The Project Management Plan – Staff Management

Planning

Staff management planning is important to prevent or minimize the battle for resources, which is the number one problem for most Project Managers. The Staff Management section of the Project Management Plan addresses the following:

• Identifies project roles, responsibilities, and reporting relationships

• Describes how the project team will be formed, developed, and managed. This includes procedures on releasing and adding team members

Identification of roles can occur even before you know the specific names that will fill those roles. It is based on the parameters and demands of the project. Examples of roles are “Executive Sponsor”, “Project Manager”, “Business Analyst”, “Tester”, “Contract Reviewer”, etc.

Defining the responsibilities of each role is important to minimize the chance of two unwanted outcomes: (1) two or more people are duplicating effort because they all think they own it; (2) key responsibilities are not taken on by anyone because they think it is owned by someone else.

Defining the reporting relationships is important as you will need to know who to go to for permissions and escalations.

Understanding how the project team will be formed is important to make sure you will have the roles filled on time, for the time needed, and with the skill sets required to meet the schedule.

The Project Manager also has a responsibility to develop the project team members soft and hard skills so they become more valuable to the organization and increase their personal job satisfaction. This development can take many forms. It can be formal training, coaching or show by example. You can discuss who will be targeted for development with the managers of the project team members and define what form it will take.

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The Project Management Plan – Cost Management

Planning

Depending on the organization you work for and the project you are working on, the Project Manager may or may not be managing the project budget and costs. If you are tasked to do this, include Cost Management as part of your Project Management Plan.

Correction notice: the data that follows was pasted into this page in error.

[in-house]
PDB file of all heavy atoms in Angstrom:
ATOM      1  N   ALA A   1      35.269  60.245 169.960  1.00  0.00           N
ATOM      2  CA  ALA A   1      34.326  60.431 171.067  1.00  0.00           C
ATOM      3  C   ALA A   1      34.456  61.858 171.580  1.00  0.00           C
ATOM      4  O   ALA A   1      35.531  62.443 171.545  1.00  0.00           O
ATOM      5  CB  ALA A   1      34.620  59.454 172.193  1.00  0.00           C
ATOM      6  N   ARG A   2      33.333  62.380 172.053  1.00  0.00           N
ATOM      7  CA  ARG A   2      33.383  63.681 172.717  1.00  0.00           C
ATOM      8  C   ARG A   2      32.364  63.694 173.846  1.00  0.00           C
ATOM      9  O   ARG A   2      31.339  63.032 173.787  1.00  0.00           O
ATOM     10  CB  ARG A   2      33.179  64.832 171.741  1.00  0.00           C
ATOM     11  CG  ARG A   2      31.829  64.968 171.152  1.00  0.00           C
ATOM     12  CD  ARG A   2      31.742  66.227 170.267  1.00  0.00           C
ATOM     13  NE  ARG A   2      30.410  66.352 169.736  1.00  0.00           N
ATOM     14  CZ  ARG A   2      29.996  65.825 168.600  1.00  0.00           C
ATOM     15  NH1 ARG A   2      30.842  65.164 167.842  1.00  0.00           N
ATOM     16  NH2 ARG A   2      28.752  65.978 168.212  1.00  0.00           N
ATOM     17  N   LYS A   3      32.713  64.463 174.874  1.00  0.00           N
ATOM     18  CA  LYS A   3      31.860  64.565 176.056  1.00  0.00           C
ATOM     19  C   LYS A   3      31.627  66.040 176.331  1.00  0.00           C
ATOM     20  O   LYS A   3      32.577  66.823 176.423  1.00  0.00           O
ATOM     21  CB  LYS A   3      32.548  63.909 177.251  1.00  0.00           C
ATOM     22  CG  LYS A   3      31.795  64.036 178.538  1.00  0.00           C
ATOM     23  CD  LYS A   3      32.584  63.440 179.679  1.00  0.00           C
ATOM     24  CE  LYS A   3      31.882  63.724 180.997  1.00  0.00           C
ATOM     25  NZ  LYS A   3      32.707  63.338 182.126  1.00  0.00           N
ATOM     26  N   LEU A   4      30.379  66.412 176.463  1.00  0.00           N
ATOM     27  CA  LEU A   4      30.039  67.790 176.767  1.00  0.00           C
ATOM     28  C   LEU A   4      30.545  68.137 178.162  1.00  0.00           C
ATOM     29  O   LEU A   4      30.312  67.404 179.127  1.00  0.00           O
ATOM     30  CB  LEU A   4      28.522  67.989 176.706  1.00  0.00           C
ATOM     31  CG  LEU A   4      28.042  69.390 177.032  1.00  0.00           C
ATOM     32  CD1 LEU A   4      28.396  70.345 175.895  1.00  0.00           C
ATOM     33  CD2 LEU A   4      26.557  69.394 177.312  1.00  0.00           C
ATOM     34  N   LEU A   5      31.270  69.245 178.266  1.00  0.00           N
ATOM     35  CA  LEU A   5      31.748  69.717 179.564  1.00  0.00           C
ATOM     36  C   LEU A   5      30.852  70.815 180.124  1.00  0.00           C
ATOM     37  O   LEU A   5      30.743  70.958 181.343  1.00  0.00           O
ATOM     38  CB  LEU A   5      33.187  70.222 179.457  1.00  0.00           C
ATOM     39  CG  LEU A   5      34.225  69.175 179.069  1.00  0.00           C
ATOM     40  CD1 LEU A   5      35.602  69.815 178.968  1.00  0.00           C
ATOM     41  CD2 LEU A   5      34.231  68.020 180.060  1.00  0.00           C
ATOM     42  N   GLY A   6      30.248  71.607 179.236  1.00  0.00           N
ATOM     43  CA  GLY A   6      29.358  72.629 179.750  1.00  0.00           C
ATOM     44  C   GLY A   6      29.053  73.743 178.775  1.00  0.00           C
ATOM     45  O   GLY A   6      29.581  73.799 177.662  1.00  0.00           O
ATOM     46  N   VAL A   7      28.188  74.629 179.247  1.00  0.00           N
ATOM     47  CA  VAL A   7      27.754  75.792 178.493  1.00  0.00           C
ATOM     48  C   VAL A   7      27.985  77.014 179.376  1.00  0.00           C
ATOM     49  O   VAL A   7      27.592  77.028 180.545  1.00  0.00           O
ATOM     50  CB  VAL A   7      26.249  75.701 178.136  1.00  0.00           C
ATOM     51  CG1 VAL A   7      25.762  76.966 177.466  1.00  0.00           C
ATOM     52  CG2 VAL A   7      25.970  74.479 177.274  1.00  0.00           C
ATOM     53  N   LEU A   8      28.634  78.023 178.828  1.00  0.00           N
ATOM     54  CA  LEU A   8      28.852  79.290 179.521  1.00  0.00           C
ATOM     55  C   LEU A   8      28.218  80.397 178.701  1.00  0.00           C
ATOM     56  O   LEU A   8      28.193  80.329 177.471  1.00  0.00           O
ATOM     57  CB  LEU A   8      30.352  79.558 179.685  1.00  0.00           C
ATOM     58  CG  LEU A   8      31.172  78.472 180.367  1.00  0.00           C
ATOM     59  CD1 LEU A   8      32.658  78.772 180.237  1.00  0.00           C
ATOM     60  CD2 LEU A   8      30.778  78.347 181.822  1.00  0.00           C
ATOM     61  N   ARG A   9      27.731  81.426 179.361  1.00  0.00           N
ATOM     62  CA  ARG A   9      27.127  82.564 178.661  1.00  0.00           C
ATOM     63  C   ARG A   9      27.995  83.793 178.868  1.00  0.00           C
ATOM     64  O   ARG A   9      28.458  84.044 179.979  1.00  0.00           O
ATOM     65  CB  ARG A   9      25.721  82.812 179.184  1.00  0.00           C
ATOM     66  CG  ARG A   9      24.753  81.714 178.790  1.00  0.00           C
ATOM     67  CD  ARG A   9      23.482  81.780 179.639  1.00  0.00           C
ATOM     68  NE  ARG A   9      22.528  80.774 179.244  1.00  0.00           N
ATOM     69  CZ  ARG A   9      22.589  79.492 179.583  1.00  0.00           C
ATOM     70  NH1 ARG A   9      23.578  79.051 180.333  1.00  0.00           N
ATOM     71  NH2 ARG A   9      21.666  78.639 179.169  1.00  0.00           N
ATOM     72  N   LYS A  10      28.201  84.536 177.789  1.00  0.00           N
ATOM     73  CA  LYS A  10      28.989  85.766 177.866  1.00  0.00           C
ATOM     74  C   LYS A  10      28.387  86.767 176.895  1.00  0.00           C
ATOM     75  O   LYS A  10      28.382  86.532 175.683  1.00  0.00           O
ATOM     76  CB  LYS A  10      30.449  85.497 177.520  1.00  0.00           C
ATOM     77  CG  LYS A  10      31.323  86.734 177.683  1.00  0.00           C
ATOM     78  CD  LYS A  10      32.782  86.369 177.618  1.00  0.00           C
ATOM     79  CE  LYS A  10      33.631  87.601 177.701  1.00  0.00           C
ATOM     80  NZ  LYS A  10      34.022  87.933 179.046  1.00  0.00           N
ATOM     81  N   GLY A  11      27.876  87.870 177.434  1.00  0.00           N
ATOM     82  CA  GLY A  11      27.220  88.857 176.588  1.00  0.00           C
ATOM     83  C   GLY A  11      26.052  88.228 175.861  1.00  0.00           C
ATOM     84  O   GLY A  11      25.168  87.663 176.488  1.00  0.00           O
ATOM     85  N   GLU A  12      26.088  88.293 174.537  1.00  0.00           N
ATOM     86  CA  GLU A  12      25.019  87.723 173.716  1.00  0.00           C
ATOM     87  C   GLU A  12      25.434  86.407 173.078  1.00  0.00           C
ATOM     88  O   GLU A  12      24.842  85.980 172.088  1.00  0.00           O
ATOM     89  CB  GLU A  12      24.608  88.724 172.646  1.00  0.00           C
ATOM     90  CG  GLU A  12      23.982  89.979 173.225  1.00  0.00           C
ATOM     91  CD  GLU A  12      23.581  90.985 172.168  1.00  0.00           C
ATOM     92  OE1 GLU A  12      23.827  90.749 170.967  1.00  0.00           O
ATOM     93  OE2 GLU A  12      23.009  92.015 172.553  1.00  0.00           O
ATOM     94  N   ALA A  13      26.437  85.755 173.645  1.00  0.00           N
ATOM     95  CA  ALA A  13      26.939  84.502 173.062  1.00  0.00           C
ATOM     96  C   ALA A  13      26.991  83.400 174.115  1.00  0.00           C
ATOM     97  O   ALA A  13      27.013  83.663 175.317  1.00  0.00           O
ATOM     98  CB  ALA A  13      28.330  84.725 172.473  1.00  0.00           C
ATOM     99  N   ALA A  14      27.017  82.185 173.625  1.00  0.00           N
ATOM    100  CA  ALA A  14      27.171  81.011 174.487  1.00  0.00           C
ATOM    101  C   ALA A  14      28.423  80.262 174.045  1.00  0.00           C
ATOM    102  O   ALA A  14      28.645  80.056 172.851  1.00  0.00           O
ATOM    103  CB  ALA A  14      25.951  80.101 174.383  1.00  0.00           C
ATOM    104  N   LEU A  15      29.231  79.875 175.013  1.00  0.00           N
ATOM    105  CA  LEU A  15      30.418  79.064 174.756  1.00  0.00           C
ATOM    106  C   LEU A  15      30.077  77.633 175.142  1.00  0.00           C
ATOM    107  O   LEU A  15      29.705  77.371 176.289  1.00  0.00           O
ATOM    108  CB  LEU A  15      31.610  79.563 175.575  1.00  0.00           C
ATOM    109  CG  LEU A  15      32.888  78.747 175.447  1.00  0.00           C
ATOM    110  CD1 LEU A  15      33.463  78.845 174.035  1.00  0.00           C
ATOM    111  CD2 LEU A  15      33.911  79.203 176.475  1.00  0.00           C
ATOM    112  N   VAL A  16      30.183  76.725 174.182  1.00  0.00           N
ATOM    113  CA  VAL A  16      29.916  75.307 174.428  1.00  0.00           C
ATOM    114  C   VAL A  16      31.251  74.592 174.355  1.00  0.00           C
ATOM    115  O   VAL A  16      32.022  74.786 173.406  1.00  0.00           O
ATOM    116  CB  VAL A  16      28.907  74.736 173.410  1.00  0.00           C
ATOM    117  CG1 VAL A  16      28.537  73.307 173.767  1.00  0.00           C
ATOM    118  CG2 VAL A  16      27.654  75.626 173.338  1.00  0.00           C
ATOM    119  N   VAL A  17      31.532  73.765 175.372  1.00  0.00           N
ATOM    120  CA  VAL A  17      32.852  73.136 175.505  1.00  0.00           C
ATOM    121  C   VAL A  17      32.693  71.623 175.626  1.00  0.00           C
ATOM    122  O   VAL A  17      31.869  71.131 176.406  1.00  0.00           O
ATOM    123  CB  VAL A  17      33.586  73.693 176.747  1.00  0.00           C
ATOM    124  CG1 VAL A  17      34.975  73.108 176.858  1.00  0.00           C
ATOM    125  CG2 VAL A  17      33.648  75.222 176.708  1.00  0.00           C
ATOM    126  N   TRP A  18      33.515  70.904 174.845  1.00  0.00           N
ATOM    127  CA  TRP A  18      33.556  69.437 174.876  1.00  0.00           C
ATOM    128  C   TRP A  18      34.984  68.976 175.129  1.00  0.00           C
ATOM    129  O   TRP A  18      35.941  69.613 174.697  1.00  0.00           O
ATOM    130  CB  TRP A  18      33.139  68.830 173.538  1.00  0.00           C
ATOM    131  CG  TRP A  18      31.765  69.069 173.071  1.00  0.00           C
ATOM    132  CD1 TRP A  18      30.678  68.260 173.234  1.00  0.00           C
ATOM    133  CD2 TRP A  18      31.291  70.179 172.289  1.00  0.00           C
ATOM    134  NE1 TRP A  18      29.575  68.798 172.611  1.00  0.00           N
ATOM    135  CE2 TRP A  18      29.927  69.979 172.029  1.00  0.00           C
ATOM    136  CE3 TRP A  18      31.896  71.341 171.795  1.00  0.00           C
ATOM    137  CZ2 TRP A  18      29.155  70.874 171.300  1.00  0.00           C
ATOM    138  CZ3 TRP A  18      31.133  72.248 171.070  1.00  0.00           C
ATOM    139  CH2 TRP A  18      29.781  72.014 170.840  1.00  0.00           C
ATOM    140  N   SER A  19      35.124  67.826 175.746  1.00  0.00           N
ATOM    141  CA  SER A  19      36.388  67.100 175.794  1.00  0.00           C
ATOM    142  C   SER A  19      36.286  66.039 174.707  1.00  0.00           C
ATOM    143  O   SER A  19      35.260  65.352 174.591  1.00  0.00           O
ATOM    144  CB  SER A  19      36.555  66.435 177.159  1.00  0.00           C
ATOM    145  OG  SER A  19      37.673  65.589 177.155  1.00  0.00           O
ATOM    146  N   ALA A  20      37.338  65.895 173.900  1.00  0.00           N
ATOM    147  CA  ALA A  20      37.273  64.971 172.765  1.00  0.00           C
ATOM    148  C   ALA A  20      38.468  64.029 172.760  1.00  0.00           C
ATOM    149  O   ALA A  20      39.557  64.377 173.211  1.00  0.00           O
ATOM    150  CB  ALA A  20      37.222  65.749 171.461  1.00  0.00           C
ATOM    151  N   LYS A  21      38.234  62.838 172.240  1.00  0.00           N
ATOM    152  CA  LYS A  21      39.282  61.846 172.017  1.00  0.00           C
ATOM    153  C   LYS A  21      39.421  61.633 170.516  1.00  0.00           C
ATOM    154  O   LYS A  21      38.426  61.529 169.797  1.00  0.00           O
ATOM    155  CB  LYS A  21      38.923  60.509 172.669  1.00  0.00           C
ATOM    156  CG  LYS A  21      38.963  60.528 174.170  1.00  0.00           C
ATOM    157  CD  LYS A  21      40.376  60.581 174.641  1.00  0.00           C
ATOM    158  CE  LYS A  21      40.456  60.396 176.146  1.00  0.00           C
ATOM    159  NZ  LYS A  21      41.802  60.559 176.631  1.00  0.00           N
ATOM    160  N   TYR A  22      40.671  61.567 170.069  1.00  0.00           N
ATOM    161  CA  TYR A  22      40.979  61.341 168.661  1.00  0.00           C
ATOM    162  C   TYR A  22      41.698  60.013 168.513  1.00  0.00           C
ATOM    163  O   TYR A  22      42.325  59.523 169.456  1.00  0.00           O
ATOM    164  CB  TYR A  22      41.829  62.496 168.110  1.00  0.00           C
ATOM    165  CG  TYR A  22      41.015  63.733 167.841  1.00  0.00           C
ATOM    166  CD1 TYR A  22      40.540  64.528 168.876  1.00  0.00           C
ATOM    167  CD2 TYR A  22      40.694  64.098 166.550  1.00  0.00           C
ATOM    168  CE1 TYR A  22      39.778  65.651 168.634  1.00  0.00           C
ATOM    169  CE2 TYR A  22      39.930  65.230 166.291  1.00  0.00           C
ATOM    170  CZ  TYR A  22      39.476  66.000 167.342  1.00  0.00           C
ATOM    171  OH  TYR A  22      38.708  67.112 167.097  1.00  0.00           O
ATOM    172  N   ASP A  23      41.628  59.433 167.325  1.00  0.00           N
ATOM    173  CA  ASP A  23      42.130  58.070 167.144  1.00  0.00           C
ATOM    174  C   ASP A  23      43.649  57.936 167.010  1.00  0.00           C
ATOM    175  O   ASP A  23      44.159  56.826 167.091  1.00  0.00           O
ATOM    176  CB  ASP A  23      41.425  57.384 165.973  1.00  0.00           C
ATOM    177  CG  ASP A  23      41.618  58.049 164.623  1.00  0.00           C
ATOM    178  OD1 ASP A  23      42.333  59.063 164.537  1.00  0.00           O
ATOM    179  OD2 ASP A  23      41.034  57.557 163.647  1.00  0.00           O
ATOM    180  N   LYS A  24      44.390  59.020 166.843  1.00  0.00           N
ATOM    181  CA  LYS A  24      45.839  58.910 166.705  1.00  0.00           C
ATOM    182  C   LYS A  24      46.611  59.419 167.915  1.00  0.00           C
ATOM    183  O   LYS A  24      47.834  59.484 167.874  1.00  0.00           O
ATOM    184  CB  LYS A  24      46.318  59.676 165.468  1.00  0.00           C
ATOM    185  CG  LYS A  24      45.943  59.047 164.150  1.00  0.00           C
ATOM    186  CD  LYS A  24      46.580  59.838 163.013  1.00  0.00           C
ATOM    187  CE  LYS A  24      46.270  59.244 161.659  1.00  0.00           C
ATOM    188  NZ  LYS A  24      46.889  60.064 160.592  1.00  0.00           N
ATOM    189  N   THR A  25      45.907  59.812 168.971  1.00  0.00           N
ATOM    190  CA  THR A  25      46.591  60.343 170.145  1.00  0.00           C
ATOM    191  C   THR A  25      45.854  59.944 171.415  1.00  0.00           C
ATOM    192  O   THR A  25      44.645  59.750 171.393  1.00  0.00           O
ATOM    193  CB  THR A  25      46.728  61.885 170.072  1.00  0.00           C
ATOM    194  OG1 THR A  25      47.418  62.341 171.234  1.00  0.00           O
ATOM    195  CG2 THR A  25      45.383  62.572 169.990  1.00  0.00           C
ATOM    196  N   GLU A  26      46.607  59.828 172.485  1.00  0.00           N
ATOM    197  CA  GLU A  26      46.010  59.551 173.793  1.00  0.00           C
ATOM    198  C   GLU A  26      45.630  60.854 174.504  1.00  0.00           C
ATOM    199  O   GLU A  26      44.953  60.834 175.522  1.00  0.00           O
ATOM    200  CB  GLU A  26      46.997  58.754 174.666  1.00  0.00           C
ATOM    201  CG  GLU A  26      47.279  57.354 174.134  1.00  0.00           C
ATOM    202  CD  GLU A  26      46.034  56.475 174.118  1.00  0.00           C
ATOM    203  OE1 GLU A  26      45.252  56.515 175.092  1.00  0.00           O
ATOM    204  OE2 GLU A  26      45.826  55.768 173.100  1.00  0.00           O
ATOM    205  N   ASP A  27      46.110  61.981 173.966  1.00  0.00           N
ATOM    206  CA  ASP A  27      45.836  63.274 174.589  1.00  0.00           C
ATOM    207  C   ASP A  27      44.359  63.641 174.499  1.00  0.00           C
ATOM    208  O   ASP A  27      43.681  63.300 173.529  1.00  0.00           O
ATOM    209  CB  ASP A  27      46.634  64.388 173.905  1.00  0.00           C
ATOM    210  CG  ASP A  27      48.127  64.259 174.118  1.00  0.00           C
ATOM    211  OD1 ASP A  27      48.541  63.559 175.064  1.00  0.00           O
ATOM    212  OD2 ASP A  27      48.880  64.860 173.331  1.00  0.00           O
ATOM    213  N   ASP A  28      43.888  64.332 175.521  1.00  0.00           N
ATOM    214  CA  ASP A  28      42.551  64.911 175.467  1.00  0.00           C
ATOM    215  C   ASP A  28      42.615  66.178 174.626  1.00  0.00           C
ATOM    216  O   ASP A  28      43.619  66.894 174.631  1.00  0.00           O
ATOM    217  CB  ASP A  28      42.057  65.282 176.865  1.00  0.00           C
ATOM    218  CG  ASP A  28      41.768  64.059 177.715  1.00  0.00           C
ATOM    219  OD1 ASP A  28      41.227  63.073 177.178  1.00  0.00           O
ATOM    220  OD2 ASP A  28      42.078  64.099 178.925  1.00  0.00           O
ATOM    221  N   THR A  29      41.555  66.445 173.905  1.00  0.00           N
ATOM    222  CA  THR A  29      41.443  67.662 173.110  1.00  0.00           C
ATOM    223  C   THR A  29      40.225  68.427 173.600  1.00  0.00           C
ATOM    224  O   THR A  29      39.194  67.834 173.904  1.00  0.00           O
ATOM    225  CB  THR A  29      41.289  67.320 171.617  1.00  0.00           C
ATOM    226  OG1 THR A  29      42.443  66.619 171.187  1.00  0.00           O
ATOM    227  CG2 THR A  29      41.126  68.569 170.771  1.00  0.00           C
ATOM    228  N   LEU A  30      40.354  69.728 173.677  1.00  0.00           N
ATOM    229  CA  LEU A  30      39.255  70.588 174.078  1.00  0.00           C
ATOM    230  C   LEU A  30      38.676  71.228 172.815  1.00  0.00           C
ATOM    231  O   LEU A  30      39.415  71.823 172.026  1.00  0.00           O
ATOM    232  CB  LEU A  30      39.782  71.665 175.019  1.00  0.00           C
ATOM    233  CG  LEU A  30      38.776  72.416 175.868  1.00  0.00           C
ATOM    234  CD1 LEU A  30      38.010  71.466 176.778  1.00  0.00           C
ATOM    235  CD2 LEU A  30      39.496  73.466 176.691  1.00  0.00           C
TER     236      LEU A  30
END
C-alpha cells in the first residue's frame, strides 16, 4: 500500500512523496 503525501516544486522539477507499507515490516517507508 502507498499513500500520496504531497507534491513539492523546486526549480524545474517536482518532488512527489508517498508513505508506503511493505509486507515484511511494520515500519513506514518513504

The Cost Management Plan addresses the following:

• Defines what resources (human, hardware, software, services, facilities) will be considered part of the project costs and when it will be base-lined

• Defines how costs will be reported and who will approve invoices and internal costs

• Defines the magnitude of cost changes that will be subject to formal change management

• Includes a plan for change management: How change is requested, authorized, and documented

• Reference the Project Charter for the priority of Cost in the triple constraints

If cost is the highest priority in your project triple constraints, Cost Management becomes a critical activity. You want to not only record and track costs that have already been incurred, but you also must do new cost projections on a regular basis. As more is known about a project, cost projections will become more accurate.

A former manager of mine once told me that if your costs incurred + future projected costs exactly equals your budget, then you are not doing accurate cost projections. This is based purely on the laws of probability. The probability of your actual and projected costs EXACTLY matching a budget created before the project began is very low.

The Project Management Plan – Schedule Management

Planning

Before I dive into Schedule Management I want to note the difference between the schedule and what many refer to as “the project plan”. You will often hear the Microsoft Project artifact referred to as “the project plan”. In reality, it is only the project schedule. The Project Plan is the combination of the Project Management Plan (being discussed here) and the Project Activity Plan (or Work Breakdown), which will be discussed in future posts. I encourage you to use this terminology correctly.

The Schedule Management Plan addresses the following:

• Indicates how the project schedule will be created (who will be the sources of start/end dates and effort), when it will be base lined and lists any scheduling constraints

• Describes the implementation approach (phased, iterative, pilot, etc)

• Defines what level of the schedule will be subject to change management (typically these are the high level milestones and major phase start/end; all other changes can be informally negotiated)

• Defines how schedule performance is monitored and reported (e.g., variance analysis)

• Defines the project schedule software to be used

• Includes a plan for change management: How change is requested, authorized, and documented

• Reference the Project Charter for the priority of Schedule in the triple constraints

 Schedule Management is a critical part of project management and communication. In future posts I will show how to construct the schedule and monitor performance.